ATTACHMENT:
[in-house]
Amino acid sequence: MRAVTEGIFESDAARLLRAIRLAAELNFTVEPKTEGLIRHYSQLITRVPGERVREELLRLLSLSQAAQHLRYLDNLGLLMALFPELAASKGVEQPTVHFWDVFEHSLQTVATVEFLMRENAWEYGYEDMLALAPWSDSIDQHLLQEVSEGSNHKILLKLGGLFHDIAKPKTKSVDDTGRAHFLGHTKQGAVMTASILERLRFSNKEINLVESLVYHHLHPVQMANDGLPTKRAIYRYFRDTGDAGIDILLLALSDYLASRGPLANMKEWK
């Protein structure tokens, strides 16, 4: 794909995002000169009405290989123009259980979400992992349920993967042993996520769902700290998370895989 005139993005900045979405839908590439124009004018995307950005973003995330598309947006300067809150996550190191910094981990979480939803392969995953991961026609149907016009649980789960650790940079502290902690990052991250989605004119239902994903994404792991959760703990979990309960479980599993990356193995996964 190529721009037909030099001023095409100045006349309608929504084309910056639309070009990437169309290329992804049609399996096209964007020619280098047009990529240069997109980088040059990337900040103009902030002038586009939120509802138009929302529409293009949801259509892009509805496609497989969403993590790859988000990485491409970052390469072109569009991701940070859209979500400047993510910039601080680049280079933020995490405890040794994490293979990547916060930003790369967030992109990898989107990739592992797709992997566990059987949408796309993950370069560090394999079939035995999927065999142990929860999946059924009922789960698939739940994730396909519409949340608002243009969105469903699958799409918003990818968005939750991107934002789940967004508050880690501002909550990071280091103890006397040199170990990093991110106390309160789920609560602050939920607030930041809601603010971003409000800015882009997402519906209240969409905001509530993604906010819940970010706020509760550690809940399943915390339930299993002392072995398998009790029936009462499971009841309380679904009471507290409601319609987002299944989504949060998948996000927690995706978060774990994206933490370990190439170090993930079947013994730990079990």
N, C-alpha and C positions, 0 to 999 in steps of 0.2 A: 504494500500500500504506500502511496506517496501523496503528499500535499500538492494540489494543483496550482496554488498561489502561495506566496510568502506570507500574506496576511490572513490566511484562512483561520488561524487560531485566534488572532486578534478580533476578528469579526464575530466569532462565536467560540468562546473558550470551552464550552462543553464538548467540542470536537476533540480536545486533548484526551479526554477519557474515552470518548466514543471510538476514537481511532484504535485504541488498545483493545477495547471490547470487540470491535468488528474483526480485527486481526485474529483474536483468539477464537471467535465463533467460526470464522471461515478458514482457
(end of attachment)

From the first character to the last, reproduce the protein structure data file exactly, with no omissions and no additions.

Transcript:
[in-house]
Amino acid sequence: MRAVTEGIFESDAARLLRAIRLAAELNFTVEPKTEGLIRHYSQLITRVPGERVREELLRLLSLSQAAQHLRYLDNLGLLMALFPELAASKGVEQPTVHFWDVFEHSLQTVATVEFLMRENAWEYGYEDMLALAPWSDSIDQHLLQEVSEGSNHKILLKLGGLFHDIAKPKTKSVDDTGRAHFLGHTKQGAVMTASILERLRFSNKEINLVESLVYHHLHPVQMANDGLPTKRAIYRYFRDTGDAGIDILLLALSDYLASRGPLANMKEWK
């Protein structure tokens, strides 16, 4: 794909995002000169009405290989123009259980979400992992349920993967042993996520769902700290998370895989 005139993005900045979405839908590439124009004018995307950005973003995330598309947006300067809150996550190191910094981990979480939803392969995953991961026609149907016009649980789960650790940079502290902690990052991250989605004119239902994903994404792991959760703990979990309960479980599993990356193995996964 190529721009037909030099001023095409100045006349309608929504084309910056639309070009990437169309290329992804049609399996096209964007020619280098047009990529240069997109980088040059990337900040103009902030002038586009939120509802138009929302529409293009949801259509892009509805496609497989969403993590790859988000990485491409970052390469072109569009991701940070859209979500400047993510910039601080680049280079933020995490405890040794994490293979990547916060930003790369967030992109990898989107990739592992797709992997566990059987949408796309993950370069560090394999079939035995999927065999142990929860999946059924009922789960698939739940994730396909519409949340608002243009969105469903699958799409918003990818968005939750991107934002789940967004508050880690501002909550990071280091103890006397040199170990990093991110106390309160789920609560602050939920607030930041809601603010971003409000800015882009997402519906209240969409905001509530993604906010819940970010706020509760550690809940399943915390339930299993002392072995398998009790029936009462499971009841309380679904009471507290409601319609987002299944989504949060998948996000927690995706978060774990994206933490370990190439170090993930079947013994730990079990």
N, C-alpha and C positions, 0 to 999 in steps of 0.2 A: 504494500500500500504506500502511496506517496501523496503528499500535499500538492494540489494543483496550482496554488498561489502561495506566496510568502506570507500574506496576511490572513490566511484562512483561520488561524487560531485566534488572532486578534478580533476578528469579526464575530466569532462565536467560540468562546473558550470551552464550552462543553464538548467540542470536537476533540480536545486533548484526551479526554477519557474515552470518548466514543471510538476514537481511532484504535485504541488498545483493545477495547471490547470487540470491535468488528474483526480485527486481526485474529483474536483468539477464537471467535465463533467460526470464522471461515478458514482457